It is time for another Linux kernel release!
The Linux kernel 6.6 release is a big one with plenty of improvements across the board for various laptops, networking hardware, processors and what not.
Linus Torvalds mentions:
There's a random smattering of fixes all over, and apart from some
bigger fixes to the r8152 driver, it's all fairly small. Below is the
shortlog for last week for anybody who really wants to get a flavor of
the details. It's short enough to scroll through.
Suggested Read 📖
🆕 Linux Kernel 6.6: What's New?
Before we begin, just keep in mind that this is a non-LTS release, so not everyone is required to upgrade, unless they want the latest and greatest.
Anyway, let's move on to the highlights of this release:
- Intel Improvements
- Better Support for Laptops
- Networking Improvements
- AMD Enhancements
Linux kernel 6.6 features support for Intel's Neural Processing Unit (NPU) technology, which was formerly known as the Versatile Processing Unit.
This tech is set to debut with Intel's “Meteor Lake” chips later this year that will see these NPUs exclusively being used for handling AI workloads.
Intel has even begun the initial work for NPU support on the upcoming “Arrow Lake” chips with this kernel release!
Then there's the support for Intel's Shadow Stack that came with the inclusion of their Control-flow Enforcement Technology (CET) into the kernel. Its main objective is to defend against return-oriented programming (ROP) attacks on modern Intel CPUs from Tiger Lake onwards.
Better Support for Laptops
For HP laptops, it is now possible to manage the BIOS from within Linux, this is thanks to the implementation of the “HP-BIOSCFG” driver.
According to reports, HP laptops from 2018 and later should work with this driver.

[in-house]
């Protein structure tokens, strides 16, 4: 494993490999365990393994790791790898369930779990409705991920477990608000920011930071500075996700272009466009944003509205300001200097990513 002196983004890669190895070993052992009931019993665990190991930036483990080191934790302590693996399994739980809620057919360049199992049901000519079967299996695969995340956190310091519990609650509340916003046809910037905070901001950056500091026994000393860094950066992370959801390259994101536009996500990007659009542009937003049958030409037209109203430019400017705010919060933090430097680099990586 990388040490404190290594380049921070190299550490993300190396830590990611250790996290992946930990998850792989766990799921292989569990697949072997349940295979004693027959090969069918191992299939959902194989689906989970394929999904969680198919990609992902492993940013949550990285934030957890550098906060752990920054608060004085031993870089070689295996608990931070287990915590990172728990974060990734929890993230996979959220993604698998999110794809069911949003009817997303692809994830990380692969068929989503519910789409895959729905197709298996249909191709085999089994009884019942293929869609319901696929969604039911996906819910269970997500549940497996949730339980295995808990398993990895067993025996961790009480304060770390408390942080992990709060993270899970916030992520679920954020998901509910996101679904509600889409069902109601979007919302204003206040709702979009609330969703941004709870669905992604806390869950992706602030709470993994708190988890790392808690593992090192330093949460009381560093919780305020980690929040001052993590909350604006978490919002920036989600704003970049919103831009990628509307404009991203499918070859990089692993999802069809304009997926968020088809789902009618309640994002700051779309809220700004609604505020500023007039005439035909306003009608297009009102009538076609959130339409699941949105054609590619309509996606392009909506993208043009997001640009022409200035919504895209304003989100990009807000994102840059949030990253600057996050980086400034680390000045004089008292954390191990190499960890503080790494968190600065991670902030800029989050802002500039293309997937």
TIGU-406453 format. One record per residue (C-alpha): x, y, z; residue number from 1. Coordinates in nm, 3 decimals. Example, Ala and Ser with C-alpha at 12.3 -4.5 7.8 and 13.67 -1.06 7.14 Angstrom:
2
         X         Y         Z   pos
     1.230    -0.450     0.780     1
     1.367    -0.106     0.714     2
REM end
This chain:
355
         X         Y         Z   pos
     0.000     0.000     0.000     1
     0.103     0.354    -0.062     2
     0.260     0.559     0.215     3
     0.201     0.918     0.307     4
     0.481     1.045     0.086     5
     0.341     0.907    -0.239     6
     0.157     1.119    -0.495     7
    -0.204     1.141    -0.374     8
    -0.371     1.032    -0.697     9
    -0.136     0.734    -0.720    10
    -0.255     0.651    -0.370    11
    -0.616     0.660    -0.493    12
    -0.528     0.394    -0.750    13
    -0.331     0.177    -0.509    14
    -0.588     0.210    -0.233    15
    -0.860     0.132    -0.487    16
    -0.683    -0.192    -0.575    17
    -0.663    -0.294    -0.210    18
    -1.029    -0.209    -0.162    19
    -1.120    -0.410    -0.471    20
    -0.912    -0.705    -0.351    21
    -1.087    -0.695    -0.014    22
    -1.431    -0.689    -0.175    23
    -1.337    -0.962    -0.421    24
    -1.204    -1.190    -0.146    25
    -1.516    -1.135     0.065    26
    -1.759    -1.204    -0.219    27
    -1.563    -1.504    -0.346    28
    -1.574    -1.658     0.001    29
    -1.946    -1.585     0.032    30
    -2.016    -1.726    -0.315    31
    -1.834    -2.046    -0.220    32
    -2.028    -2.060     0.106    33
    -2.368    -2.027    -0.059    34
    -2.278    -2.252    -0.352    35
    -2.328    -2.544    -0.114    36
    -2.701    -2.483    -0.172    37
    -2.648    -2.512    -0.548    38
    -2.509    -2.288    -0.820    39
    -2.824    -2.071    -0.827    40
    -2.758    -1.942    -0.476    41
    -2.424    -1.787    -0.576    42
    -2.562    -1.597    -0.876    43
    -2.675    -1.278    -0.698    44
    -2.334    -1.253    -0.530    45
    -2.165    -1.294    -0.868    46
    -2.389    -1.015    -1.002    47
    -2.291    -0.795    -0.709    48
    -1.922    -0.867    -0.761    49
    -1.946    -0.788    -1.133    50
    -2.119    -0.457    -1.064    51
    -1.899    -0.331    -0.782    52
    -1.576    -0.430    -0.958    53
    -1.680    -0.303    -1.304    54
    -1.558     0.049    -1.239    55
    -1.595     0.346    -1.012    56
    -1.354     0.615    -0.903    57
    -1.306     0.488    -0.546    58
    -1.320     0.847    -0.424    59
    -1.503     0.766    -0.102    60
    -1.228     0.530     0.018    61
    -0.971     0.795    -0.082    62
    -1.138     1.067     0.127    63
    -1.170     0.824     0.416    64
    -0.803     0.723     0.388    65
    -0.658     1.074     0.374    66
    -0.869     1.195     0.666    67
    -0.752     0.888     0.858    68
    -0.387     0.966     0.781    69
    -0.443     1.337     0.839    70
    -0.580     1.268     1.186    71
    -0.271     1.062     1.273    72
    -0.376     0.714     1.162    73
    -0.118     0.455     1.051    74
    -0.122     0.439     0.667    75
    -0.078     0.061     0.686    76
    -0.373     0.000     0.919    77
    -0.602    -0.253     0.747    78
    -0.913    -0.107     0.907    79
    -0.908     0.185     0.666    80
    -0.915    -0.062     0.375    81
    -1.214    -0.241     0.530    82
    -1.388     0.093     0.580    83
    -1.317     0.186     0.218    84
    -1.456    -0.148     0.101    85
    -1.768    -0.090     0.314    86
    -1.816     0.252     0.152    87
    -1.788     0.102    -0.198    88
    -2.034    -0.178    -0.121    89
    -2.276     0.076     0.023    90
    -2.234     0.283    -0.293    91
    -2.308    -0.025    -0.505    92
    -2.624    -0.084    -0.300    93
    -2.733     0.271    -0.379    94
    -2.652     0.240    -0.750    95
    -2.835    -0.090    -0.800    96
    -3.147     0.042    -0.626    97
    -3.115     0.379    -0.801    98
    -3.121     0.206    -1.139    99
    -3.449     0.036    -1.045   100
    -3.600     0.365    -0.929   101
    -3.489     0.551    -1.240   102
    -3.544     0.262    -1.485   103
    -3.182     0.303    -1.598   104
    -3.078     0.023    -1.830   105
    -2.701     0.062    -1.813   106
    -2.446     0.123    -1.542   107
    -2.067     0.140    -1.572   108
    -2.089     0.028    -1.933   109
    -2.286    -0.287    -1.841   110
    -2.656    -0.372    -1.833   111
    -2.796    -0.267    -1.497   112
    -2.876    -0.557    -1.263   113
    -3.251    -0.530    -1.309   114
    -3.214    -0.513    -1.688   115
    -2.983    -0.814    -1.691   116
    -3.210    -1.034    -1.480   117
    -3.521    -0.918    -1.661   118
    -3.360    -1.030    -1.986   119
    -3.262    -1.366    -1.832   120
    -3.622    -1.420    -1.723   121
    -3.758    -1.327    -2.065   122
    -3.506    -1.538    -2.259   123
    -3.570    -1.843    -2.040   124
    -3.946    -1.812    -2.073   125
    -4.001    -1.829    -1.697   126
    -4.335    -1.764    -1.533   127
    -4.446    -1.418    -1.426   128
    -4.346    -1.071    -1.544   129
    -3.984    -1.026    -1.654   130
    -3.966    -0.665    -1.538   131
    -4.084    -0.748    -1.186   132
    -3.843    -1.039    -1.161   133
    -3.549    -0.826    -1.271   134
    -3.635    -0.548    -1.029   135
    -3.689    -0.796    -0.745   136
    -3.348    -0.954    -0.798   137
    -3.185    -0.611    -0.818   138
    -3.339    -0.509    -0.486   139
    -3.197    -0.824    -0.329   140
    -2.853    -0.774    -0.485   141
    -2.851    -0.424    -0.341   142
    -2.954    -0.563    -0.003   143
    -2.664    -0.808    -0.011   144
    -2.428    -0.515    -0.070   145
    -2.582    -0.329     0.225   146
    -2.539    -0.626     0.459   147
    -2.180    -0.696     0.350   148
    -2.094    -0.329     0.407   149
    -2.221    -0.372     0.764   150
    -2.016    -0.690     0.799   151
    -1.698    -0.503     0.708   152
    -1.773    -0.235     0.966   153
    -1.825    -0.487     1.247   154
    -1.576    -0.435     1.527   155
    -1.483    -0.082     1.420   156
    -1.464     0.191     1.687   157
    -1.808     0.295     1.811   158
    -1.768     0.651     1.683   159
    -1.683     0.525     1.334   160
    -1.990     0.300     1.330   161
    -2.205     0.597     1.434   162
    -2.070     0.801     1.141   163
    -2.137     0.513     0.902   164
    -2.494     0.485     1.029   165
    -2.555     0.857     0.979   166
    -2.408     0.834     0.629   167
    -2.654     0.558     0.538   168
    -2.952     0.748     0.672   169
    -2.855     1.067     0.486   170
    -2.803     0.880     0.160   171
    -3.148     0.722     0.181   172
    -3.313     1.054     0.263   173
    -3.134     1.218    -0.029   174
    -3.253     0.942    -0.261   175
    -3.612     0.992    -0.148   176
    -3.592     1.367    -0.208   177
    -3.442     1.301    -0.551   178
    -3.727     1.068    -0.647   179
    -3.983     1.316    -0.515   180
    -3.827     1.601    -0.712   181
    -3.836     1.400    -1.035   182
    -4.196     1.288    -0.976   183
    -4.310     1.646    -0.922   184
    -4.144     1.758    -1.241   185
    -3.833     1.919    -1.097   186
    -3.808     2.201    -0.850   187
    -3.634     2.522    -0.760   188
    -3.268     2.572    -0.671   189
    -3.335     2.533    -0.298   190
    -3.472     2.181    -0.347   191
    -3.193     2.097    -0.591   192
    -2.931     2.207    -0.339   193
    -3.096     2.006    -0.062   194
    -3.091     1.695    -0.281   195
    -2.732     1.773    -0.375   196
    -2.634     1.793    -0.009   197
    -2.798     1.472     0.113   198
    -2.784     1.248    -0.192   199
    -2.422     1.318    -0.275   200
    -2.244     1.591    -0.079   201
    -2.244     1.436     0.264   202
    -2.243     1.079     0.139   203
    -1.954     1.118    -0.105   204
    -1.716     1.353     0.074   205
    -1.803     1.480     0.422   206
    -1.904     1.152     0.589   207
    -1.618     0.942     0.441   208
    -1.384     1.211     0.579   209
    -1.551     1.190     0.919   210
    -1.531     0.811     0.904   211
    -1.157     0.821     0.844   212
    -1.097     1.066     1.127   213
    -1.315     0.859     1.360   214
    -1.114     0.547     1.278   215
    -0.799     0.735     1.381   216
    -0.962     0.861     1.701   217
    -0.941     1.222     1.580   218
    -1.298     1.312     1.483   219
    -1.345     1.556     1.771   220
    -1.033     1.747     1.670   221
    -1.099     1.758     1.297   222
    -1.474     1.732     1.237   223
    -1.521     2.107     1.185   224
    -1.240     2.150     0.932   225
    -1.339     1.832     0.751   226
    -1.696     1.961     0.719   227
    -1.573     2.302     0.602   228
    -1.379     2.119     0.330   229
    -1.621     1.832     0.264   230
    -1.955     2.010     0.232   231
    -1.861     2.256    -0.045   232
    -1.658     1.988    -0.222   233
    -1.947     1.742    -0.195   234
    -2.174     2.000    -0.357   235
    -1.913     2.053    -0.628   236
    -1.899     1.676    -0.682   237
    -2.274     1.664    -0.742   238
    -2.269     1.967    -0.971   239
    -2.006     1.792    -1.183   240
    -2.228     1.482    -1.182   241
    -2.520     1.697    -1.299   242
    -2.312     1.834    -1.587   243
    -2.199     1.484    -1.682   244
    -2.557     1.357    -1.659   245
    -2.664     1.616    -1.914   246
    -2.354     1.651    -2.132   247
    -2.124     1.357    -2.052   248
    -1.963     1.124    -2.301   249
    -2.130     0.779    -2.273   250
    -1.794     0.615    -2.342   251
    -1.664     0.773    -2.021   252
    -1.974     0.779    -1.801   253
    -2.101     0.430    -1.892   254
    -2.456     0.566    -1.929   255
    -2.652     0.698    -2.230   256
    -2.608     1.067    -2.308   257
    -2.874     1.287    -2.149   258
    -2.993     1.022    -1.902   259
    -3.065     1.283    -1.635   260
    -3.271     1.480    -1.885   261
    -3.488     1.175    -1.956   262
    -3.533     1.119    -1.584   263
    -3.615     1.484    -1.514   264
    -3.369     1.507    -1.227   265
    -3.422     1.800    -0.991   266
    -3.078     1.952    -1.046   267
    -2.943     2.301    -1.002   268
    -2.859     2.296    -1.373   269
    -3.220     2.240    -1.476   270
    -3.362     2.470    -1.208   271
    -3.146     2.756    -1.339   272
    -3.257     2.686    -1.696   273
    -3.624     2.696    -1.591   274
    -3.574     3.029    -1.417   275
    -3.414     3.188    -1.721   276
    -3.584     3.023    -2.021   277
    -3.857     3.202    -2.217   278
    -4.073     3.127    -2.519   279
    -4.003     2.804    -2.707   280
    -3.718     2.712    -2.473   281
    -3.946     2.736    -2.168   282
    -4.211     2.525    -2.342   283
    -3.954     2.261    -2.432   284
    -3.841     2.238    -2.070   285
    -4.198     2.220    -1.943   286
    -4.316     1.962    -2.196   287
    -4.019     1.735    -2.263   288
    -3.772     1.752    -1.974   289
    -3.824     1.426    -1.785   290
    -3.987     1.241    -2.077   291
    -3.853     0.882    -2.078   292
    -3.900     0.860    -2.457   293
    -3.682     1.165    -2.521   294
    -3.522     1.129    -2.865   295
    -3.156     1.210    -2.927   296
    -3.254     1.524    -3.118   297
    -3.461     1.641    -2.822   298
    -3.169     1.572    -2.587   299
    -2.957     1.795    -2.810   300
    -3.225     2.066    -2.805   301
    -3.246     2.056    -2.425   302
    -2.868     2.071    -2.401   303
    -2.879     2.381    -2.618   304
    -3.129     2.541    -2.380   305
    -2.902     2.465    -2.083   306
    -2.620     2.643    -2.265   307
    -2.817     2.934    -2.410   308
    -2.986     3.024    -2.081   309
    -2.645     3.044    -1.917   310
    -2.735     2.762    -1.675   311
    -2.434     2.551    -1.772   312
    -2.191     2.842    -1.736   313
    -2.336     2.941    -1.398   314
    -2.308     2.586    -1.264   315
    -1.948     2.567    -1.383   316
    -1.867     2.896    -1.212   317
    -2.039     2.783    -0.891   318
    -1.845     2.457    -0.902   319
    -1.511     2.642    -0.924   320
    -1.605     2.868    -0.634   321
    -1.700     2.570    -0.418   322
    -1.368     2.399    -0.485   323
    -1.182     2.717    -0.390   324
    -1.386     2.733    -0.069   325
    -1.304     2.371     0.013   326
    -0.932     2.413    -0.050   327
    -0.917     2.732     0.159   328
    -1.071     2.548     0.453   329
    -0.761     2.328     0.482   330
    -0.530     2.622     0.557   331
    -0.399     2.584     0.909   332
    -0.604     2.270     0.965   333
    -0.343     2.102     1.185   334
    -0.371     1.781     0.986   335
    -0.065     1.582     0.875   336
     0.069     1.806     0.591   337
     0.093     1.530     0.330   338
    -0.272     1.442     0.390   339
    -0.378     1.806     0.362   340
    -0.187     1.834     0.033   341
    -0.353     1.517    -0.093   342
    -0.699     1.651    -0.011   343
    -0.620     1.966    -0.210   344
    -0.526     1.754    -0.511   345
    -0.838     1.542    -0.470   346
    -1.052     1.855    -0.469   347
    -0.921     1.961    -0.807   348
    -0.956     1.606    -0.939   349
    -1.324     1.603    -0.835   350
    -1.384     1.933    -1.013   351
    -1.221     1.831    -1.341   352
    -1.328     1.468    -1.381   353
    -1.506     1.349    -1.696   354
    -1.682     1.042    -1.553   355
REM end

For Lenovo laptops, the driver was updated to add support for keyboard backlight control for more IdeaPad laptops.
Similarly, for ASUS laptops, the ROG Flow X16 (2023) gaming laptops can now properly enable tablet mode when the lid is flipped over.
Even the drivers have seen upgrades, take for instance the Qualcomm Wi-Fi 7 (ath12k) driver, which now supports Extremely High Throughput (EHT) PHY.
Then there is the enabling of AP mode for various Realtek (rtl8xxxu) Wi-Fi chips.
More details on networking-specific changes can be found in the pull request.
With the Linux kernel 6.6 release, AMD developers have pushed support for two new pieces of technology that they have yet to officially announce.
One is support for their upcoming “FreeSync Panel Replay” technology for gaming displays (laptops only) that would automatically decrease the refresh rate to save on power and reduce GPU workload.
The other is called “Dynamic boost control” that is a performance improving feature for some Ryzen SoCs, details about it are quite slim.
More on its implementation can be found in the patch series.
🛠️ Other Changes & Improvements
As for the rest, here are some other notable changes:
- Loads of new features for LoongArch.
- The Rust toolchain was upgraded to v1.71.1.
- Various improvements for RISC-V and Btrfs.
- Complete removal of Wireless USB and Ultra-Wideband code.
- Many improvements for open-source graphics drivers for Nvidia, Intel, and AMD.
You can go through the changelog for more details.
Installing Linux Kernel 6.6
If you are running rolling-release distros such as Arch or Fedora, then it is quite straightforward to upgrade.
You just have to wait a bit, as these distros take their time in releasing the update.
As for the rest, you can either wait for a major release, or upgrade to the latest mainline Linux kernel in Ubuntu by following our guide:
You can download the tarball for the latest Linux kernel from its official website (it takes time for it to be available after release).
💬 What do you think of this kernel release?